Late in September 1904 Ben left for Oregon “where he will enjoy a hunt among the mountains.  His wife expects to follow soon as they expect to make there (sic) home there.”  Whether she joined him or not, the Stofers were next reported to be back in Formoso in February 1905, after cancelling a contract on another house in Courtland.  

We don’t know when Ben acquired his 40-acre farm southeast of the village of Lovewell, seven miles north of Formoso, but in October 1905 he “was up to his farm last Thursday, prospecting for water, he got eight ft of water so has again changed his mind and will build.”  Illness delayed the family's relocation to the outskirts of Lovewell, but only slightly.  The Februrary 23, 1906 edition of the Courtland Register reported that the “Ben Stoffer’s are out from under quarantine and have moved to the farm.”  The family would remain there for nearly three decades, until a minor stroke and the Great Depression forced Ben into another line of work.

In the end, we still don’t know for sure when the photograph in the garden was taken, but in the summer of 1905, Thomas Lovewell was definitely home early from his Wyoming adventures, and Ben Stofer could be found on his own farm only a mile away, scratching his head and wondering whether to build a house and move his growing family there.  All the elements were in place that year, although I still have my eye on 1902, when the Stofers apparently moved back from Oklahoma with a thriving baby girl to show off to her grandparents, and might have been packing a camera that had been purchased to record her every milestone.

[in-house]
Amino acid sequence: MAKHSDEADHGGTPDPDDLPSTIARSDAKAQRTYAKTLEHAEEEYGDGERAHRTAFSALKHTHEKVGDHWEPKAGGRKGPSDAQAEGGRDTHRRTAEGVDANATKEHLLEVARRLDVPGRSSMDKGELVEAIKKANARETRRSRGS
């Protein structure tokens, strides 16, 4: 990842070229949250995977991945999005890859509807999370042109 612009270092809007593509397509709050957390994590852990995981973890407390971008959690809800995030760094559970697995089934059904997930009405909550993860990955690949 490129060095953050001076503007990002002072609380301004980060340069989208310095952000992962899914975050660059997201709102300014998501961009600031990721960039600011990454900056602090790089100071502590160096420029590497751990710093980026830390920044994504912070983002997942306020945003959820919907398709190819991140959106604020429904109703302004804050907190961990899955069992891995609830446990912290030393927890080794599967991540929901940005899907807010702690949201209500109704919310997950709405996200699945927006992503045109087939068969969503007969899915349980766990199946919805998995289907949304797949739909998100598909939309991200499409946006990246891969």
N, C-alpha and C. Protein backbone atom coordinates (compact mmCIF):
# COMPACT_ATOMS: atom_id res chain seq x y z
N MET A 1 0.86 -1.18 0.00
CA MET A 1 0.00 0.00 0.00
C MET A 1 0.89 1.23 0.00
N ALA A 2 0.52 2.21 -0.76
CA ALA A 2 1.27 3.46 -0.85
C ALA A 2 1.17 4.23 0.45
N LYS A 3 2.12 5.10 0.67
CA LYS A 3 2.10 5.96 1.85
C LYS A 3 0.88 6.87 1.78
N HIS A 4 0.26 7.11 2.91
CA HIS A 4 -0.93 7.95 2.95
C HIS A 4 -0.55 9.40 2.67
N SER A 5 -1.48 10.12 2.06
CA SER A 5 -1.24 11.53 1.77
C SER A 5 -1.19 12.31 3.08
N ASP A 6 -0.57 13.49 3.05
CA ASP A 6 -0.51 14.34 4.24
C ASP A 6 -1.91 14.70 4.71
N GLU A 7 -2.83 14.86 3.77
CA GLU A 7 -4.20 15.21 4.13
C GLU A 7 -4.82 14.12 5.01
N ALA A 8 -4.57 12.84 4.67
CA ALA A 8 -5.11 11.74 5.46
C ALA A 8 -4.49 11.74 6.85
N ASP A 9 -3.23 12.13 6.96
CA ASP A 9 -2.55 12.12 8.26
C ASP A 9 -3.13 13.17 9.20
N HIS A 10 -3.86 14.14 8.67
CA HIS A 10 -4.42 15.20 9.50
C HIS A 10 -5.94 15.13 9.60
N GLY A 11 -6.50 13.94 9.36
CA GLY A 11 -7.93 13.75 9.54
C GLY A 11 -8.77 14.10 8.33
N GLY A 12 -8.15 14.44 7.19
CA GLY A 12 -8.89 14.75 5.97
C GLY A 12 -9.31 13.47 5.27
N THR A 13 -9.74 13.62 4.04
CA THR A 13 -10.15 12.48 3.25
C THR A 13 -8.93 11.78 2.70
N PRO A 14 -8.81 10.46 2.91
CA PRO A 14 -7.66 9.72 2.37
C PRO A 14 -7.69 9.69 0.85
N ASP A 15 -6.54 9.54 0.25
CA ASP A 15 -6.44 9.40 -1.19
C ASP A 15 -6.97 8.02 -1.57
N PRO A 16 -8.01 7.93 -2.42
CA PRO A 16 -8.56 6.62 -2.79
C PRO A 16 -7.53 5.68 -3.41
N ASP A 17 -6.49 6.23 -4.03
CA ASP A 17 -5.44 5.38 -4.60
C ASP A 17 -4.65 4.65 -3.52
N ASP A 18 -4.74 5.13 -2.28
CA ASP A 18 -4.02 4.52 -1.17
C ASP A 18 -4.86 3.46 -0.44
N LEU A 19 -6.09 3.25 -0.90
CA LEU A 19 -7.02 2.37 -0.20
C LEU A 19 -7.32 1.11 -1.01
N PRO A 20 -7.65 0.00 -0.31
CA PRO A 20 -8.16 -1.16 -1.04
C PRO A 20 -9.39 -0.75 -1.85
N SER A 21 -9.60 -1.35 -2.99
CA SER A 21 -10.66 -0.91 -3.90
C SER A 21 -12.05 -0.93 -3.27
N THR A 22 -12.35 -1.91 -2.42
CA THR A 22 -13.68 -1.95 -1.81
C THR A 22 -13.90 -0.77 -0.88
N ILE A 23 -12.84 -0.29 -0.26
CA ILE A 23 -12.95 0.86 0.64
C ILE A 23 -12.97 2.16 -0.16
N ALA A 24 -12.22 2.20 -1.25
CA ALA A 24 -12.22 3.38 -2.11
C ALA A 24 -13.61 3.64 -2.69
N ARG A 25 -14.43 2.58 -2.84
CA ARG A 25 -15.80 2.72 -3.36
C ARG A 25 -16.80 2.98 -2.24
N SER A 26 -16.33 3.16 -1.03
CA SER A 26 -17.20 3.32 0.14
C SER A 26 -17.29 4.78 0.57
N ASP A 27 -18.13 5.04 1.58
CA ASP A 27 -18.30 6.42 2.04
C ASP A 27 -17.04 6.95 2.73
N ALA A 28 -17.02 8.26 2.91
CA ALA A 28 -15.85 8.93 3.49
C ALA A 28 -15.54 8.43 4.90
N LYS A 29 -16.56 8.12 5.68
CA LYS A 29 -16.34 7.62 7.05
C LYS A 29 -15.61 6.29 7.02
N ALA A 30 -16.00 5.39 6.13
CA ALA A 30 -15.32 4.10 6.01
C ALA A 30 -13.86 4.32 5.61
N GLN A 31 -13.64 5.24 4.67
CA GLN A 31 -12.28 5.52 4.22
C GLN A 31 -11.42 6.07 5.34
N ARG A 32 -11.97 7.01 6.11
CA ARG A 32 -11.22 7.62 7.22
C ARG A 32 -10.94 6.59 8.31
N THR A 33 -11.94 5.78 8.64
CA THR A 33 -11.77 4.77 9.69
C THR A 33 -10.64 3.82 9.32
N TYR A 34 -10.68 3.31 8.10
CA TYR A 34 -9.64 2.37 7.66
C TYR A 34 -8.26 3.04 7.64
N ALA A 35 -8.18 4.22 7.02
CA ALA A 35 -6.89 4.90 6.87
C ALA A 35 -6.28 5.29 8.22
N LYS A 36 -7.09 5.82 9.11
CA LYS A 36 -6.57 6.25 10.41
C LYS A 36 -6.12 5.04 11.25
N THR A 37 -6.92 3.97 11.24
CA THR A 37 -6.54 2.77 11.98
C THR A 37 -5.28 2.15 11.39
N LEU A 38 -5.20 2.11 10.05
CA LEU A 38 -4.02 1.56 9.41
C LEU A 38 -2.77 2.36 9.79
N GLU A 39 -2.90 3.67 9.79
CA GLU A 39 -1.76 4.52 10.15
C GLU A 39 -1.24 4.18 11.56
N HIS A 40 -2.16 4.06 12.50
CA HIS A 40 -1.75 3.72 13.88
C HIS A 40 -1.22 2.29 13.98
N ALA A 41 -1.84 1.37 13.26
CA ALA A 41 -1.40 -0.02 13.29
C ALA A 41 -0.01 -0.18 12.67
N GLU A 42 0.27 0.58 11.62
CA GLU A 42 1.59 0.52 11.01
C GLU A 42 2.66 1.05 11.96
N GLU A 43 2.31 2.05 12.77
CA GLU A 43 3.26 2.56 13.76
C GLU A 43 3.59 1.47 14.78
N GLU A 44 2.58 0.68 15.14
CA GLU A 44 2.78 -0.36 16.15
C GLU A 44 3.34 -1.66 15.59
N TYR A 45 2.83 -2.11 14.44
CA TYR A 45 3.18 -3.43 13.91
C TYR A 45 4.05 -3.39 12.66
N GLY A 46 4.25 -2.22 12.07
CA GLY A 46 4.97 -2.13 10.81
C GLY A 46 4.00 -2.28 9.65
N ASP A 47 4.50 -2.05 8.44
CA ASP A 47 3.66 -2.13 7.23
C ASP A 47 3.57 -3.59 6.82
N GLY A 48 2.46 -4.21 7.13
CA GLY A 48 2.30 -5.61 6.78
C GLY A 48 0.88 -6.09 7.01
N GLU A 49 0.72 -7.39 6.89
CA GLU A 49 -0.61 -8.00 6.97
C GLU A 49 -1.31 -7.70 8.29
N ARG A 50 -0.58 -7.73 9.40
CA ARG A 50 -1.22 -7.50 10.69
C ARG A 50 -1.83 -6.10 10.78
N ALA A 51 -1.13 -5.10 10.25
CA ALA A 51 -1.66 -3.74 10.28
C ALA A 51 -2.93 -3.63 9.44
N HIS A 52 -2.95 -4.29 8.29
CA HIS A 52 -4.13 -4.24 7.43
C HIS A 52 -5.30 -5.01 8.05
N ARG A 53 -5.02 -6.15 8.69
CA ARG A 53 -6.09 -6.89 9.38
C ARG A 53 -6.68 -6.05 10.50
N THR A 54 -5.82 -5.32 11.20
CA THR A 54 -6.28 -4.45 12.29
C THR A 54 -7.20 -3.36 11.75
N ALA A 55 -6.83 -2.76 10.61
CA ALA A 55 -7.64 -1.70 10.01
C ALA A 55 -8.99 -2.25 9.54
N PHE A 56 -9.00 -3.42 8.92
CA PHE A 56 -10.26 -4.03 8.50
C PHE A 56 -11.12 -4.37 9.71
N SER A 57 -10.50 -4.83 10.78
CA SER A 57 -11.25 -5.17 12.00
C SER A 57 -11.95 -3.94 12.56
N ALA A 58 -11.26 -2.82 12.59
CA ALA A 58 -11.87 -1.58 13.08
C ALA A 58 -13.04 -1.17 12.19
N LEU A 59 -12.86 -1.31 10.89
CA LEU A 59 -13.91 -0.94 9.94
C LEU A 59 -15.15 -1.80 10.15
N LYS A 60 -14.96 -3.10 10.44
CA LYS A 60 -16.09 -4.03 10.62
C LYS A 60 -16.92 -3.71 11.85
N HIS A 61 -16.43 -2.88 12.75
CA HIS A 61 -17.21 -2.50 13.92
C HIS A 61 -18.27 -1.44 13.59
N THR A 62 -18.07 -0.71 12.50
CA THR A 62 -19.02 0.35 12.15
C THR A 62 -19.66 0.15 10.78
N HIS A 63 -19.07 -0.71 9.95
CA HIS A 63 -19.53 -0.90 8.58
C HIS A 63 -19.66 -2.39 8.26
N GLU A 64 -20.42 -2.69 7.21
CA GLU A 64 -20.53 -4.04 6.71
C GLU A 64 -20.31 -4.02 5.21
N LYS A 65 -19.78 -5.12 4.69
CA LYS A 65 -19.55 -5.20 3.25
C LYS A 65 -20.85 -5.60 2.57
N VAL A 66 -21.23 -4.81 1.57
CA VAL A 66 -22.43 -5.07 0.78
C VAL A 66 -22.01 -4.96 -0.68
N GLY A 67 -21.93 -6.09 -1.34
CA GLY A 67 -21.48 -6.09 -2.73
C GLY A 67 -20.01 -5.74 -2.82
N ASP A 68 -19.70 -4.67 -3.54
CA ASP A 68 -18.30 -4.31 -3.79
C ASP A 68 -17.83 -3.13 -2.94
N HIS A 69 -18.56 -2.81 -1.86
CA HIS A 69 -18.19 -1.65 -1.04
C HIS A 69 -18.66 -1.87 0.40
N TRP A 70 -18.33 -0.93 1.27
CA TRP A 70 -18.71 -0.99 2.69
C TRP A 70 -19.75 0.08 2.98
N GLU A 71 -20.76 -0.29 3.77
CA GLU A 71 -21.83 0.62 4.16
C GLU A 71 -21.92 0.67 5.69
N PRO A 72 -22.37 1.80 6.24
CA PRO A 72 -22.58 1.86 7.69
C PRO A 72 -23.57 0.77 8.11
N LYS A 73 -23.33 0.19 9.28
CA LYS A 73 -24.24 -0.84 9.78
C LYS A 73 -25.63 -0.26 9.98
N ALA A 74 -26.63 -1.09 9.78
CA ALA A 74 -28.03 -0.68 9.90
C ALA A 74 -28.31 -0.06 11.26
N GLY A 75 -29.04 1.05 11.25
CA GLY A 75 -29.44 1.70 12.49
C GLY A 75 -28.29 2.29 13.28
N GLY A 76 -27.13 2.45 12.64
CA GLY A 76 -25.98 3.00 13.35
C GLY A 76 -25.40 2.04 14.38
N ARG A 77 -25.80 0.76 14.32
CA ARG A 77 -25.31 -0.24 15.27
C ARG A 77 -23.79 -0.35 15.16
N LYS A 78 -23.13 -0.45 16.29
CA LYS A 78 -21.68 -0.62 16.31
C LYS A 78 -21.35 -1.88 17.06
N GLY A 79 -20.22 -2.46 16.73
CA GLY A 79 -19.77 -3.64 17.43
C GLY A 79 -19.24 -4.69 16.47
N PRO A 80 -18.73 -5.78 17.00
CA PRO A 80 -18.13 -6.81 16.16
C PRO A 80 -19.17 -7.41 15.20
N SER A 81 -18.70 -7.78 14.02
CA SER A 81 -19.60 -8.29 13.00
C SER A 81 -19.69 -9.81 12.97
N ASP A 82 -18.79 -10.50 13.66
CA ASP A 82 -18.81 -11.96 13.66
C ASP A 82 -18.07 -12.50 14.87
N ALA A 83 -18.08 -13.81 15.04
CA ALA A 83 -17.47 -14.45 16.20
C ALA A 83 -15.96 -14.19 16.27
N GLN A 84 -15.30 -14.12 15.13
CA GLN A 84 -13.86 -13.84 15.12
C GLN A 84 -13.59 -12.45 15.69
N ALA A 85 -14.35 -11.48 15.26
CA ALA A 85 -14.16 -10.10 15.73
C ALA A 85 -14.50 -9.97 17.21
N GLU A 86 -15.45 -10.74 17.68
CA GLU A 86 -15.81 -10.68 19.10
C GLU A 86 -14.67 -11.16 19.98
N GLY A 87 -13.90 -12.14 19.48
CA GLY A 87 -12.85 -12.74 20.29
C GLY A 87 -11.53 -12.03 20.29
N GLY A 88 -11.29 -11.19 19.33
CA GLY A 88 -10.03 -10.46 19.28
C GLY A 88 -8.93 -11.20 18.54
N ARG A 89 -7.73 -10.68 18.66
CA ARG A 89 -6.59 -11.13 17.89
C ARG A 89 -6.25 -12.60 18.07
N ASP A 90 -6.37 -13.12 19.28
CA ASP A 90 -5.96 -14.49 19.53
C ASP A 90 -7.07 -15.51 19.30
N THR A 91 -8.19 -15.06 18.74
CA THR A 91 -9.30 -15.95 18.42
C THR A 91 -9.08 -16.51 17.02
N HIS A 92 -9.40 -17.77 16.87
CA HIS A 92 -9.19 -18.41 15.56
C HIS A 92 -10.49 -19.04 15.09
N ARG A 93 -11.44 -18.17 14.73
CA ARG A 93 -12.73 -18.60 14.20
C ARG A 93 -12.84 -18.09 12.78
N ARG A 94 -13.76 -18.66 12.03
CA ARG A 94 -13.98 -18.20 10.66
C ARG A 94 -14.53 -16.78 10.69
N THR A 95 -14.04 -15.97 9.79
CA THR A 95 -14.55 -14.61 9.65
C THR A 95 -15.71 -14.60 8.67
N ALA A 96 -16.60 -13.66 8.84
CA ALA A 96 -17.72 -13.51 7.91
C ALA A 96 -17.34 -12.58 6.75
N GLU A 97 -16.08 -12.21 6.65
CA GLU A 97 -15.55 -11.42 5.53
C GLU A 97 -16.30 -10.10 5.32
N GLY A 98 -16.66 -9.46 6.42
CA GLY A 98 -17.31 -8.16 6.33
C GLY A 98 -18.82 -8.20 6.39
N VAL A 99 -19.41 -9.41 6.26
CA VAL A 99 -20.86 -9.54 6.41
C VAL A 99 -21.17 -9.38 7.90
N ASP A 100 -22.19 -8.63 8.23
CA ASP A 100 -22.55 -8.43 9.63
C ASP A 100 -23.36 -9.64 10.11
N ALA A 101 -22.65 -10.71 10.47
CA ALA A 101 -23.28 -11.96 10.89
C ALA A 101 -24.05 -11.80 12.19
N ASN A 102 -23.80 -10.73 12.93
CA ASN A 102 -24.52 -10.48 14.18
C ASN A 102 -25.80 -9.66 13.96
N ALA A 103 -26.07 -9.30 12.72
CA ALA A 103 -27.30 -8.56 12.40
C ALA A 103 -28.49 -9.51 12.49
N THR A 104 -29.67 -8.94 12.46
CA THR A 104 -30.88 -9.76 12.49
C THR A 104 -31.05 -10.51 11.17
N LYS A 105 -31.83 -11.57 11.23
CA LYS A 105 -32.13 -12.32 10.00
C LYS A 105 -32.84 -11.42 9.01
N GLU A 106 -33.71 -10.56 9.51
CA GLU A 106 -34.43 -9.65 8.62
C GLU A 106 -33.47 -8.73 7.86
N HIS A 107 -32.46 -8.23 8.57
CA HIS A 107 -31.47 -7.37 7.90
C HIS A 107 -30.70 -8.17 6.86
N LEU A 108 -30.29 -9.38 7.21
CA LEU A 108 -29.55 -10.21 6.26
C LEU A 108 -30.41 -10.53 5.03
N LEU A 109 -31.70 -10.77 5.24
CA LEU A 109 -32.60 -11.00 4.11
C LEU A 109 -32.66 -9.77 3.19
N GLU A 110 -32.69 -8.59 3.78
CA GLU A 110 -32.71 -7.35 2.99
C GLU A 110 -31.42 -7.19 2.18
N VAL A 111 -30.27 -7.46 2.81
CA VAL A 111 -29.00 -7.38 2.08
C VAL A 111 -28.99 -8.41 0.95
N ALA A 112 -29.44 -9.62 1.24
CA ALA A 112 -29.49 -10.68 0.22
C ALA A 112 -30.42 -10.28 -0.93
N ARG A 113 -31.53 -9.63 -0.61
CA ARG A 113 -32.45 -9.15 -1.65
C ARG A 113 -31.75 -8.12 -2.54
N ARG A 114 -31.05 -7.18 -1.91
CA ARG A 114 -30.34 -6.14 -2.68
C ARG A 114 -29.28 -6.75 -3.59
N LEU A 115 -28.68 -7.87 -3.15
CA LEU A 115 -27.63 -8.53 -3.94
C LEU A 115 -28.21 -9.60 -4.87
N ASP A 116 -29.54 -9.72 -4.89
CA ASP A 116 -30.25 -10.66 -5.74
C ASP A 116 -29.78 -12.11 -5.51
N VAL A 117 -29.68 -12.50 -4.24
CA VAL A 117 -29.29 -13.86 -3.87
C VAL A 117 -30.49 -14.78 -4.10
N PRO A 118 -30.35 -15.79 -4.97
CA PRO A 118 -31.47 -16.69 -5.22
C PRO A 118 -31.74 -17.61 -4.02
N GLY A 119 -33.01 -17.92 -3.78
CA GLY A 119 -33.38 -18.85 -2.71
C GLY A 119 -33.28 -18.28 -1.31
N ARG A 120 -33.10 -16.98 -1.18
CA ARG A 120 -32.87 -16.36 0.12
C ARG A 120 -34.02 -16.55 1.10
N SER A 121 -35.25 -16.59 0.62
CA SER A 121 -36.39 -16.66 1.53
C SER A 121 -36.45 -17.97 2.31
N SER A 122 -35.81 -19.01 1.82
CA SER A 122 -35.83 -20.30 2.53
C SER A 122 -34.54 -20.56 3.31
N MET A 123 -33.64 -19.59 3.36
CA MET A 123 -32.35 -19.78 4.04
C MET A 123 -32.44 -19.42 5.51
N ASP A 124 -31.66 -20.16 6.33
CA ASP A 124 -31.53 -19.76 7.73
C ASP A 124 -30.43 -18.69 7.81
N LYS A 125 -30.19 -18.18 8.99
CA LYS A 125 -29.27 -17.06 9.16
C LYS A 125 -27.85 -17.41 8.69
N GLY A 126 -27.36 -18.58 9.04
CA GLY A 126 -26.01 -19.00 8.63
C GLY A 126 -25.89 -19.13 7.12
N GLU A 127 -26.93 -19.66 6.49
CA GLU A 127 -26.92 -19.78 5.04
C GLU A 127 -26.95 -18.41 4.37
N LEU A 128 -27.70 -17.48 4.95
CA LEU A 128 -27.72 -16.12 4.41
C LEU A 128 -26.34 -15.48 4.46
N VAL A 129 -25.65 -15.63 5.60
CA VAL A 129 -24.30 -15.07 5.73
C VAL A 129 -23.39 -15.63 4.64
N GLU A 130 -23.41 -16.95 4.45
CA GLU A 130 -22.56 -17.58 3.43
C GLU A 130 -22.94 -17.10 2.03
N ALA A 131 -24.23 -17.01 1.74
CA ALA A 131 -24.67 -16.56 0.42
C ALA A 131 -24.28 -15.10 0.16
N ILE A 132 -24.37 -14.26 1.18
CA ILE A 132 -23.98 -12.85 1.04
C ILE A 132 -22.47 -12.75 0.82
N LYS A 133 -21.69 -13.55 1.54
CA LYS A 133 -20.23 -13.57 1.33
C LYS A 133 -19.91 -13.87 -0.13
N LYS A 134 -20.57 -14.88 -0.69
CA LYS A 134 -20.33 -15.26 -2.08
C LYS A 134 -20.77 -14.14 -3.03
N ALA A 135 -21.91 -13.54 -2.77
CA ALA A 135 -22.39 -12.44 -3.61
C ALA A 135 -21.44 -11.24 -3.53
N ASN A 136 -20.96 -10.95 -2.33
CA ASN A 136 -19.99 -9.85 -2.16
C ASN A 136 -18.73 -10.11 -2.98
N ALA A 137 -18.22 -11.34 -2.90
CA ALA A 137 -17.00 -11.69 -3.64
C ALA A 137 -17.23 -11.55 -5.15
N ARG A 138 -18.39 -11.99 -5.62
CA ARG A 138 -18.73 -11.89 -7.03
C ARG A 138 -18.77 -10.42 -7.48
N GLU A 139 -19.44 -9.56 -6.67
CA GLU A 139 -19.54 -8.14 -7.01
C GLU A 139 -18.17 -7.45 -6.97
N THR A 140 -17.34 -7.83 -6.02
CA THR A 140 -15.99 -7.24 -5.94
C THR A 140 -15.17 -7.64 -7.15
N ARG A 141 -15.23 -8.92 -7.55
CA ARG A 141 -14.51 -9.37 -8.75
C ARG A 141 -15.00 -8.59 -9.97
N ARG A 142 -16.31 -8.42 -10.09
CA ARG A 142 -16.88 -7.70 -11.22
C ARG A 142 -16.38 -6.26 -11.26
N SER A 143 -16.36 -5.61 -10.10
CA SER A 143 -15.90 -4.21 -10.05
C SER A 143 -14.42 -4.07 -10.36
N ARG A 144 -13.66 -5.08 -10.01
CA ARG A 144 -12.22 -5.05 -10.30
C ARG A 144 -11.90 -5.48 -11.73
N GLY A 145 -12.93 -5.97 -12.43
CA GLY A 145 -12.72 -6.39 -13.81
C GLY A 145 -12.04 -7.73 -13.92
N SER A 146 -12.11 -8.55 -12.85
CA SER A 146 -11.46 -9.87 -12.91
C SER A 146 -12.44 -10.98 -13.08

Another reason I’d guess the year of the photo to be 1902, is that I can imagine Thomas upgrading his wardrobe to impress his cousin, Joseph Taplin Lovewell, when the prospector met the professor in Topeka in October.  1902 was also the year several local papers happened to reprint a story from a quarter-century earlier.  Besides dusting off the old piece, the Courtland Register decided to append an update.

In reproducing items from 25 years ago, in the Telescope of last week we notice the following:  Our old friend Tom Lovewell, of White Rock, gave us a pleasant call, Friday.  Tom rode into town on the finest three year old colt we have seen in the county, which purposes keeping as a stock animal.


Mr. Lovewell is now 74 years old and is in the Wyoming gold fields.  He is quite spry for his age and has staked a claim almost 50 miles from Laramie City, which at this date is very promising for the yellow metal.


In pioneer days he was an Indian scout and made several trips along the White Rock and further west and is as well posted upon the early history of this section as any one you can find.

Perhaps, as Phil Thornton suggested, the hat and vest Thomas wore in the picture were bona-fide cowboy garb he had picked up at a Western haberdashery in Laramie, something befitting a prosperous cattleman and landowner, certain that he was about to find the bonanza that had eluded him for so long.   

This may have been his little-red-sports-car moment, captured for posterity.


Photo courtesy Dale Ann Johnson and Ashley Gresham

© Dale Switzer 2016  dale@lovewellhistory.com